Consistent with this idea, activities with immediate mood-enhancing effects become a focus of behavioral change. While some benefits of improved dietary or exercise regimens can occur relatively early in an attempt (eg, emotional responses to early achievements or to endorphin release during exercise), short-term impacts on weight and fitness come in small increments that can be hidden by transitory confounds (eg, with weight, food in the alimentary tract, or degree of fluid retention related to menstrual cycles or other factors).

Competing pleasurable activities should be simple and at least as easy to do as acquiring and consuming a snack. So, a task with a positive goal that involves walking up and down stairs (eg, to look at picture of your family that is in the bedroom) may take only 2 to 3 min, but may provide both the benefits of mild exercise [59] and interfere with elaborative mental imagery through the visual and spatiomotor processing required to complete it.

Anorexics, who regularly withstand thoughts about food and resist responding to the physical and sensory sequelae of hunger, change the way that they elaborate food thoughts so they focus on positive consequences of not eating, as much as the negative consequences of eating [66•]. Not eating in response to thoughts of food signals that they are in control, and sensations of hunger indicate that they are succeeding in their goal of weight loss. With overweight individuals, a similar remapping of elaborative thoughts onto the positive consequences of not eating may be possible, so that a thought about food is interpreted as a sign that they are succeeding in weight loss.

In this approach, individuals identify short activities that can easily be incorporated into their daily routine, as well as introducing some physical activities of longer duration. In both cases, the primary focus is on activities that are pleasurable or highly rewarding, to maximize the chance that they will be maintained, and ideally so they will also generate desire imagery. This idea capitalizes on the weight-reducing impact of physical exercise [67], while potentially avoiding the potential risks of extended activities becoming too difficult to maintain, triggering increased caloric intake [68], or of energy expenditure being offset by decreased incidental activity [69]. The role that exercise can play in reducing intake may initially be more important than its impact on weight, although the two aims are concordant.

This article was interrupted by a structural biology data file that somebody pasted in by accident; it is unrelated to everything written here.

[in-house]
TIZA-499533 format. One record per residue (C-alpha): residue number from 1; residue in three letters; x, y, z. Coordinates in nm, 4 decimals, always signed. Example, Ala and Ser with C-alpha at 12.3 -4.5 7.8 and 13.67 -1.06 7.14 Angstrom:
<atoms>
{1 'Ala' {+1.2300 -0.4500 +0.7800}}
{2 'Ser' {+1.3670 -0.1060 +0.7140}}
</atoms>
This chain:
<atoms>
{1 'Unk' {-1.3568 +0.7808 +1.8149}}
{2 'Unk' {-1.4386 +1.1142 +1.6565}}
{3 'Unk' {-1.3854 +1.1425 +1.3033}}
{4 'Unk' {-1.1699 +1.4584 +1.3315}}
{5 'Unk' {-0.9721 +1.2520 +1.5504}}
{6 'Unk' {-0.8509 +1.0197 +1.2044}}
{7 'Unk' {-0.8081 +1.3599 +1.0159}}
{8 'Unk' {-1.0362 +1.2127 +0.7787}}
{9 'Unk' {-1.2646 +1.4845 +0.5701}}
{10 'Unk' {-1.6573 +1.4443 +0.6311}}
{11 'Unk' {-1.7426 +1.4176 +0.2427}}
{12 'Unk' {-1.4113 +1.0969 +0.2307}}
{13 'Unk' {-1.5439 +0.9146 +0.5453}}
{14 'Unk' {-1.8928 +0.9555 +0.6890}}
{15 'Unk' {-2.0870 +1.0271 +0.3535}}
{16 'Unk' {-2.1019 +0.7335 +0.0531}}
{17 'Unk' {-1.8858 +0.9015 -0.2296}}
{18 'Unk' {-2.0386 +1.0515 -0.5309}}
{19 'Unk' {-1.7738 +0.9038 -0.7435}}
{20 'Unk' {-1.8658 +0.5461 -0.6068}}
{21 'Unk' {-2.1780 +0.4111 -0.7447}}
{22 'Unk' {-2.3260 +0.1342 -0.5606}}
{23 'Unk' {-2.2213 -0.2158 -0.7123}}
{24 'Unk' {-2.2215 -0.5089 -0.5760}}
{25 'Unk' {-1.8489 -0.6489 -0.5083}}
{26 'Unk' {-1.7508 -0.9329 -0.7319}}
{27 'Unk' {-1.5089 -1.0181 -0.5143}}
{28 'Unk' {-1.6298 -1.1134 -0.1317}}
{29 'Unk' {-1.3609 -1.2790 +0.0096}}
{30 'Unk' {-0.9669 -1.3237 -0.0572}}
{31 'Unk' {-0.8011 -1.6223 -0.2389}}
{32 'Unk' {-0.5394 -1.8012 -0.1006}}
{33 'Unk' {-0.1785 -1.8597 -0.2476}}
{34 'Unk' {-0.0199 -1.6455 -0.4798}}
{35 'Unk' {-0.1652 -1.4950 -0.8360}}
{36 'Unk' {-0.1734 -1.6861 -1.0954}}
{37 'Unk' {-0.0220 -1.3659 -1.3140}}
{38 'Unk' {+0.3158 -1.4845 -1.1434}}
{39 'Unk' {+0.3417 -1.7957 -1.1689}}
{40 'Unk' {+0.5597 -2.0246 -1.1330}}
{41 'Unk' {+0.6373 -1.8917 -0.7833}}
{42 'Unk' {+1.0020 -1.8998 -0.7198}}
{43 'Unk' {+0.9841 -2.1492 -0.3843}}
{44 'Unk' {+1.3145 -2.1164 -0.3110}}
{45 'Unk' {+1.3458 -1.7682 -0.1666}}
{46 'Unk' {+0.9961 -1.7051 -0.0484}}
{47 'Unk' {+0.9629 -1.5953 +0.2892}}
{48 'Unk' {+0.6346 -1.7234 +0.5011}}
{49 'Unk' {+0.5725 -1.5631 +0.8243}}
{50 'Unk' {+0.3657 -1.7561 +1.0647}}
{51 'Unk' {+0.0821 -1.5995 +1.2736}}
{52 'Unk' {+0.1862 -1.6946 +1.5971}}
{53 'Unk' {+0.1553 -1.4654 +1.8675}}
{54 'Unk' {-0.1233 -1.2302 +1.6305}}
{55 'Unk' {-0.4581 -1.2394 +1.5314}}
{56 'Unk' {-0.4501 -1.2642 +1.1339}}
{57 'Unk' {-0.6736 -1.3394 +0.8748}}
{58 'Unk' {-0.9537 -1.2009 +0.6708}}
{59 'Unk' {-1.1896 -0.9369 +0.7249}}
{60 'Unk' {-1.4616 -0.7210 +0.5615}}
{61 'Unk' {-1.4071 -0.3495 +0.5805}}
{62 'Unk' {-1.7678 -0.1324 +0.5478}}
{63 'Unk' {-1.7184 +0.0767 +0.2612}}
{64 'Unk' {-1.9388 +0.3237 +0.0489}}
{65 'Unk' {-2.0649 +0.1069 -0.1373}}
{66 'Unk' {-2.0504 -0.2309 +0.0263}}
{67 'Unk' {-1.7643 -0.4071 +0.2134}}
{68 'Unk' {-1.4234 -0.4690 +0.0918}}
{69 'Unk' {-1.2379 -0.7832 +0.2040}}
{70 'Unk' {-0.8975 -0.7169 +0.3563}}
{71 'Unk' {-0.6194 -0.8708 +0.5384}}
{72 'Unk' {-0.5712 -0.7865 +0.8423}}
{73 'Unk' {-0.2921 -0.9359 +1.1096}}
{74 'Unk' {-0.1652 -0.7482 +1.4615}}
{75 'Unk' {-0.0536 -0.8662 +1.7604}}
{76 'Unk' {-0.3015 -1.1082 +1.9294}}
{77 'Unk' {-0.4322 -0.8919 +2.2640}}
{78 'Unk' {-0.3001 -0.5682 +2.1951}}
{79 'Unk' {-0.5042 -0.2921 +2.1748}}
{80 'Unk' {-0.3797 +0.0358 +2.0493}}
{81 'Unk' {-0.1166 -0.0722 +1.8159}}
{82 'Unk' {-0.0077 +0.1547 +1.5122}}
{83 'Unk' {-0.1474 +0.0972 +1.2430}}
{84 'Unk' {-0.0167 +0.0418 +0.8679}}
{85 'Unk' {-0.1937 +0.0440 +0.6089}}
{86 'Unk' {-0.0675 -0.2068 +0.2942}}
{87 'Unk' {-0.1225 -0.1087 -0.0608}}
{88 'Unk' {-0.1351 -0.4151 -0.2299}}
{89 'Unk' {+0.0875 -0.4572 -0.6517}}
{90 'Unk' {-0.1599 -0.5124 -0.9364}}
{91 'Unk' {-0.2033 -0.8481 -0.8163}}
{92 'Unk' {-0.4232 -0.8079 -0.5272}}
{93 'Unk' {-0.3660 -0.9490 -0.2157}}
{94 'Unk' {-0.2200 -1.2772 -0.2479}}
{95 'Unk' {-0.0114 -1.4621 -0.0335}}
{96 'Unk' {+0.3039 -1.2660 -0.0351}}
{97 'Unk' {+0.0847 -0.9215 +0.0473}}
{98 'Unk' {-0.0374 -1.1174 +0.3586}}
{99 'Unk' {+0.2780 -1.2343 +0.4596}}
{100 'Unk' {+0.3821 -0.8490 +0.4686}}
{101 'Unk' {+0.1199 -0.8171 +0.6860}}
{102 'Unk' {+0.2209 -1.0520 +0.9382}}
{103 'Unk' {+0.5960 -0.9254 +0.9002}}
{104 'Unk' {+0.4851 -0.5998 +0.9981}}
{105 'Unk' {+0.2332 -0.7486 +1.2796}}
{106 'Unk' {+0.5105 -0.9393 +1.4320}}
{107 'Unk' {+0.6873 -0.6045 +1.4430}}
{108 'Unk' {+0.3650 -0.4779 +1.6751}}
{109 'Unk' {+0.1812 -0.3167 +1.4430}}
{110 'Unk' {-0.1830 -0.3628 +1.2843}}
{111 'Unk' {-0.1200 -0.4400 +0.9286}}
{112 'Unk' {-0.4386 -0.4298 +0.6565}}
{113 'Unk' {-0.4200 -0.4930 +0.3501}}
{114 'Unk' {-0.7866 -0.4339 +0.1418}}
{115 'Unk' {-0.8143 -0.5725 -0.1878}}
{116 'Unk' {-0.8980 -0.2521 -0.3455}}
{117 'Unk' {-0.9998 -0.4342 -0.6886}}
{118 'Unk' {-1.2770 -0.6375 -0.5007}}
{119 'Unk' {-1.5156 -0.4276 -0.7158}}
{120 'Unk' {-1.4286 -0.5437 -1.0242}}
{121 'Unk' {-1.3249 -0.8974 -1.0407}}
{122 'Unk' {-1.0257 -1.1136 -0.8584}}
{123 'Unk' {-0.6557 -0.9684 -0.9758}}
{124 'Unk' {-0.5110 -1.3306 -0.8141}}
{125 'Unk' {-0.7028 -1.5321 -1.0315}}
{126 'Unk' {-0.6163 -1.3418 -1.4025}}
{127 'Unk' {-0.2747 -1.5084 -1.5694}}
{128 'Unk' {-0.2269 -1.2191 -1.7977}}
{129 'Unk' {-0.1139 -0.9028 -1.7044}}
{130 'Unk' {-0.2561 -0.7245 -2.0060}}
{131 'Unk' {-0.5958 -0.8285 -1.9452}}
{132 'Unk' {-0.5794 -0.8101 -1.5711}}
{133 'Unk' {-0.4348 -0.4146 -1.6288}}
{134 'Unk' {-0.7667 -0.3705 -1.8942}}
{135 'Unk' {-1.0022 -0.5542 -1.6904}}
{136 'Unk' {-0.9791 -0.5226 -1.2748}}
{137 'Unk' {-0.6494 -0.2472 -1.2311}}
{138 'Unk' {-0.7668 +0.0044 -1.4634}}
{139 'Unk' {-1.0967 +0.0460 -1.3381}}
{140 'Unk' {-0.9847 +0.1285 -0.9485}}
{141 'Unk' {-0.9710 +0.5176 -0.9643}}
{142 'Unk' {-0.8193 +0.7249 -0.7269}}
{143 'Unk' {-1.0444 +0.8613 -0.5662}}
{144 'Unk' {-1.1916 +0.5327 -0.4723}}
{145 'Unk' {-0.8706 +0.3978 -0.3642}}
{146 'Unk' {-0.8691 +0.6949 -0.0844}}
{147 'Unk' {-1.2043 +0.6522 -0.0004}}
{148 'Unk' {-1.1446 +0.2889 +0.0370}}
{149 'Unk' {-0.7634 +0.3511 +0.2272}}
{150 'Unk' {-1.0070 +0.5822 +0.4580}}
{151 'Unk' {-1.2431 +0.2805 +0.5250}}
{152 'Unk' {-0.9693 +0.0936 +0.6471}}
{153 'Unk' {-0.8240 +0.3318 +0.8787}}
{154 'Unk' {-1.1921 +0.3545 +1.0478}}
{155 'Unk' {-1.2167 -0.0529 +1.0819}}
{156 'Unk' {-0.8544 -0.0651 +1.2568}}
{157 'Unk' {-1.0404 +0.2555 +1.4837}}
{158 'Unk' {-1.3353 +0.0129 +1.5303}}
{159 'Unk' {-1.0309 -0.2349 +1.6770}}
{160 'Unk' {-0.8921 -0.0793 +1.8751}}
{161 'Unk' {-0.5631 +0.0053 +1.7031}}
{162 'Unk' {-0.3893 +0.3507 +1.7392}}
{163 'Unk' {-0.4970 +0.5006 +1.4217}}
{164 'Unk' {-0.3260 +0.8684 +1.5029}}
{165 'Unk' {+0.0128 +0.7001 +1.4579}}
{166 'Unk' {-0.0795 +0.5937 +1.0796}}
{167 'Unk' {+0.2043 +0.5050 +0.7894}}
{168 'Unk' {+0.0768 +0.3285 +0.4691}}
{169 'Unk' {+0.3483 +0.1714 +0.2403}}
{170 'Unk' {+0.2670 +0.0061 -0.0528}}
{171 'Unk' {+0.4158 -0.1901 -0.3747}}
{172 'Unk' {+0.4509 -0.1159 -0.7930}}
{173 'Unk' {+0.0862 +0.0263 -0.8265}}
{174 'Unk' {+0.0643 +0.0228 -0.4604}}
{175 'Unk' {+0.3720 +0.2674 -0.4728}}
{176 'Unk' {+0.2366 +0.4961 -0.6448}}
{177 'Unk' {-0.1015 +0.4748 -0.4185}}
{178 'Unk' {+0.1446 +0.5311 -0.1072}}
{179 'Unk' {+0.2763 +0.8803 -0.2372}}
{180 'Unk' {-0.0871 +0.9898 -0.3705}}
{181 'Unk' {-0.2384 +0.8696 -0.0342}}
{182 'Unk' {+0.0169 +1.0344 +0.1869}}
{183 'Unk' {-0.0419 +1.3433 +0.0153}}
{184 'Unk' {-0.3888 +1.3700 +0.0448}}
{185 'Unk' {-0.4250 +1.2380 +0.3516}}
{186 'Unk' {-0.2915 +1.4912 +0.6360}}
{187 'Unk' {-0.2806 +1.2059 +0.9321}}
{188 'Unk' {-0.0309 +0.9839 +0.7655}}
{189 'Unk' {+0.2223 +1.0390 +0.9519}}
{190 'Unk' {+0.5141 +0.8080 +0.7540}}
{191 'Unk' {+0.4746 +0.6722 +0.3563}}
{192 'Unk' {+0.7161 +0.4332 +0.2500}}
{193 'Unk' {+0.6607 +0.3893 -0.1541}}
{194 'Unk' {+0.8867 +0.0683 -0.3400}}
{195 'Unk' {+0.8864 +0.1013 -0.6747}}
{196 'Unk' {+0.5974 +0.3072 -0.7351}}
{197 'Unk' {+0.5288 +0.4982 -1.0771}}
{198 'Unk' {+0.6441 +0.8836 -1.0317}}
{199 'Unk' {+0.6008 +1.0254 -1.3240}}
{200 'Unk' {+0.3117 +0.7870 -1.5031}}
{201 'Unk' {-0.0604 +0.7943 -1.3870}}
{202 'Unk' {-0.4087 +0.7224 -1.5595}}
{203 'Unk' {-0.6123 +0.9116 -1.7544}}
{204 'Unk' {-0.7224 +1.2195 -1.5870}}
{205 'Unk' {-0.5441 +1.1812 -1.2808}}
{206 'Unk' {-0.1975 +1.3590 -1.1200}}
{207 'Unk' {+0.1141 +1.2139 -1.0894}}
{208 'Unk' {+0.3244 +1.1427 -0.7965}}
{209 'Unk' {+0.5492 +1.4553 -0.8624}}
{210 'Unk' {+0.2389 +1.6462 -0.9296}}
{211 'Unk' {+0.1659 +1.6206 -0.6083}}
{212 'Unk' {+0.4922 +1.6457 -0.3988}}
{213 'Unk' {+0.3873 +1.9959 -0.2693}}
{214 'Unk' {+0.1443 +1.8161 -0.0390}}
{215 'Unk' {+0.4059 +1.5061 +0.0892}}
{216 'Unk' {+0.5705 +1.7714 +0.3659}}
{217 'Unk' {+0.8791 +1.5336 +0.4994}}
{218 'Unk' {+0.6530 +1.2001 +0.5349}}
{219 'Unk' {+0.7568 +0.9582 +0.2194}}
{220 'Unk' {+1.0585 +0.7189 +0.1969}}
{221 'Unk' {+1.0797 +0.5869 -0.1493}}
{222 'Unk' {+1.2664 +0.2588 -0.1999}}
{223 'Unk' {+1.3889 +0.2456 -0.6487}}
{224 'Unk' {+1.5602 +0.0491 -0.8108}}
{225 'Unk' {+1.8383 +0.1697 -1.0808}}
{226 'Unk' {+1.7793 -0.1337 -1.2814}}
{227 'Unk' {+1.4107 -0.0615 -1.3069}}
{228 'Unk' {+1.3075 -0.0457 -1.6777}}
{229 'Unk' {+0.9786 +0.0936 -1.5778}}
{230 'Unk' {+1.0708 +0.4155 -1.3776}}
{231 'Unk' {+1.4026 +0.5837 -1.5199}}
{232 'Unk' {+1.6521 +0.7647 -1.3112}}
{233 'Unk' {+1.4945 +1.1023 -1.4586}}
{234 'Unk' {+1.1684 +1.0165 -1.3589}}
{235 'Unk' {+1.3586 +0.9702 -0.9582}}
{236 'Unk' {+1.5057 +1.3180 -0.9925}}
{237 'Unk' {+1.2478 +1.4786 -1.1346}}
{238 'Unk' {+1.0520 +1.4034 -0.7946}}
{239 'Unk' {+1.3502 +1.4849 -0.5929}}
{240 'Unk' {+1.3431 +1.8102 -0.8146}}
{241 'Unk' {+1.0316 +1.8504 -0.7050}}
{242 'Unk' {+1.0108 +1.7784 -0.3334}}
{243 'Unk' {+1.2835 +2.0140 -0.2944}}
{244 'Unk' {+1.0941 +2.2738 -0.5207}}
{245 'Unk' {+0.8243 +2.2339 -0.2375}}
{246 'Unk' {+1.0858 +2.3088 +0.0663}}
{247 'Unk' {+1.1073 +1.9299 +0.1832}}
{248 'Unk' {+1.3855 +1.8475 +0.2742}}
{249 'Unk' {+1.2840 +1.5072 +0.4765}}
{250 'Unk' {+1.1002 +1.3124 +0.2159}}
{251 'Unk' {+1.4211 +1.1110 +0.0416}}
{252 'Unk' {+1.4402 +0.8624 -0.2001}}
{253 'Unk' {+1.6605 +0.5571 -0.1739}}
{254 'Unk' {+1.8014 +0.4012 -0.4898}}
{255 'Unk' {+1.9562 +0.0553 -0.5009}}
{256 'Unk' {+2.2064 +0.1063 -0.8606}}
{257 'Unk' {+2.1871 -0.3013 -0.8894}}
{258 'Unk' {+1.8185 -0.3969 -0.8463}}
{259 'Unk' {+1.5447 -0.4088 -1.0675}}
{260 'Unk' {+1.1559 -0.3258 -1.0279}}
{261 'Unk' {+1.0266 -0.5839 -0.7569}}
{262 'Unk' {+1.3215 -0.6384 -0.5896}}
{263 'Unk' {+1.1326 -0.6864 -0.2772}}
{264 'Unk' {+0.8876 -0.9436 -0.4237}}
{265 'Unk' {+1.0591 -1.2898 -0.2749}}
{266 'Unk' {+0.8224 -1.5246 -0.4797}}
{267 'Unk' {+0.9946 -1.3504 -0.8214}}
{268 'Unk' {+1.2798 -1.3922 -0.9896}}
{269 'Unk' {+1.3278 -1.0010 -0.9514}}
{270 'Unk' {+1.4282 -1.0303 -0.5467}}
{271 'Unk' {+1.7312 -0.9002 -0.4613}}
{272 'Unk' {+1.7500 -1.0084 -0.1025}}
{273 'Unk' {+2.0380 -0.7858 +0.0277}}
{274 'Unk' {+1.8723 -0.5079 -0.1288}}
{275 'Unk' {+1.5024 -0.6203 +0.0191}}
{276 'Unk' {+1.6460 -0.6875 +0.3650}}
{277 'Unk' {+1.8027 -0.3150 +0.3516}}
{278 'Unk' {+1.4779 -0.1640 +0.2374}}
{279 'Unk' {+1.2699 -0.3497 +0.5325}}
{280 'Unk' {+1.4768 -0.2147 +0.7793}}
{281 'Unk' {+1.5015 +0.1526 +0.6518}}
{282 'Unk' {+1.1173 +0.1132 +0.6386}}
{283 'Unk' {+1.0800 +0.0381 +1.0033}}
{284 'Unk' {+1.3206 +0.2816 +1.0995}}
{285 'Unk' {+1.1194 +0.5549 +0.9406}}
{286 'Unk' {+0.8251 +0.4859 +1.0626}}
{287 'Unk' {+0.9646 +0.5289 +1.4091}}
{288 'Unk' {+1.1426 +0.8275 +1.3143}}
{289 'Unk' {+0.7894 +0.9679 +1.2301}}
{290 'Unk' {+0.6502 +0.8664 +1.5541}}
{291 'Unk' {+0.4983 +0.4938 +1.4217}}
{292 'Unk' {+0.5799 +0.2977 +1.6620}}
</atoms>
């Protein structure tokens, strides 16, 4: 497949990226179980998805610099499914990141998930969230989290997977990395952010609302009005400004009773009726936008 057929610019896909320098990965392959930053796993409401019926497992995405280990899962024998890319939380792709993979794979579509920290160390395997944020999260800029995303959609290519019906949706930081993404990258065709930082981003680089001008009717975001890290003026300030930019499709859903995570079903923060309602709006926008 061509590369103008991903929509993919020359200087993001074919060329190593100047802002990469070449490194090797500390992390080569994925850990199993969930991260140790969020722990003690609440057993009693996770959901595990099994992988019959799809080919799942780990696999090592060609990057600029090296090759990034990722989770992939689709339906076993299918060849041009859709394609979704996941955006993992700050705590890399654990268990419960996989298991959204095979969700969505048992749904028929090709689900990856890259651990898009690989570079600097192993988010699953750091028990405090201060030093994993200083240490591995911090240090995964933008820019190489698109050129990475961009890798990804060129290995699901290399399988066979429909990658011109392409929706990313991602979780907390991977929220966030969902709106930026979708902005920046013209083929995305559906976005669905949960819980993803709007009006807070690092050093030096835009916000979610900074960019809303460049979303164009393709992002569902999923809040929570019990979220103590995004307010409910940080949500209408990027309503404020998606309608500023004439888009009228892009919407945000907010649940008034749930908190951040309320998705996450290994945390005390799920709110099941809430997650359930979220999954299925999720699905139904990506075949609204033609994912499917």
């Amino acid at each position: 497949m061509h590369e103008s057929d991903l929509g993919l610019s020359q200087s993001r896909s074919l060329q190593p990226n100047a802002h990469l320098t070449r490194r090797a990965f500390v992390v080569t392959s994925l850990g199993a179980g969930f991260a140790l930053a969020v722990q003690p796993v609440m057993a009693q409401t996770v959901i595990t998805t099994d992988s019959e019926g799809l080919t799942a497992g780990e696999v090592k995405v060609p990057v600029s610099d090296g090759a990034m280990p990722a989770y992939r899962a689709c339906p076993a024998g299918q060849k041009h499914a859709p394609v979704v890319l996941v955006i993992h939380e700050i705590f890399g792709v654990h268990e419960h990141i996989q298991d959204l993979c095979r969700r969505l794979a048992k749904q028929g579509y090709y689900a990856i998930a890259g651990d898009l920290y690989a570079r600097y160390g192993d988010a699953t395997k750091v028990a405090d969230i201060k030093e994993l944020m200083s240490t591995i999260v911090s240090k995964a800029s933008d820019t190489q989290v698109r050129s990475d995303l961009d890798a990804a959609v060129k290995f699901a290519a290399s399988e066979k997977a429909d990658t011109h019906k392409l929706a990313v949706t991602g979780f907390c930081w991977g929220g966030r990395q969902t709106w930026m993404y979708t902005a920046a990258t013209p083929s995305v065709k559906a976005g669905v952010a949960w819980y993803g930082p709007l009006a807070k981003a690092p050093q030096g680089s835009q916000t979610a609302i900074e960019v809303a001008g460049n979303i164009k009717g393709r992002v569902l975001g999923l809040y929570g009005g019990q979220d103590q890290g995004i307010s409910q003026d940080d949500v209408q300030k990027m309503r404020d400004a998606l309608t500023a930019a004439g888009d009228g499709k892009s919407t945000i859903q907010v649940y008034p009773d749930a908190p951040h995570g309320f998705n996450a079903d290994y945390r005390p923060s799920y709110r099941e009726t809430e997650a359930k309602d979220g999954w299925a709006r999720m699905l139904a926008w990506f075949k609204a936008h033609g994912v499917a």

At the same time, meditation mindfulness is introduced, together with tasks that can compete with food-related cognitions, including vivid, multisensory imagery of positive feelings and sensations during and after exercise. When cravings do subsequently emerge, the individual has then acquired a repertoire of strategies to compete with food imagery and lessen its tendency to trigger elaboration or rumination.

Motivation Enhancement

These strategies can be embedded within motivation enhancement (ME), which encourages participants to consider and discuss functional behavior change, including considering the advantages of positive goals. ME has been used successfully to enhance weight loss from standard care or behavioral programs [70], although the size of the increased loss is relatively modest (1.47 kg). The strongest effects were obtained where diabetic women received five 45-minute sessions at three monthly intervals to 12 months: however, even there, the difference in weight loss was only 1.8 kg at 12 and 18 months [71]. While these are positive results, the effects are modest.

The strategies suggested above are highly consistent with the content and style of ME, in helping individuals focus on their own goals, motivations, and building self-efficacy. However, they extend it by explicitly rehearsing episodic imagery about the advantages of change, past achievements, and future plans. Evidence on the importance of imagery about motivations has already been presented above: Past achievements constitute a powerful determinant of self-efficacy [72], and elaborating imagery about these recalled events maximizes their impact on confidence.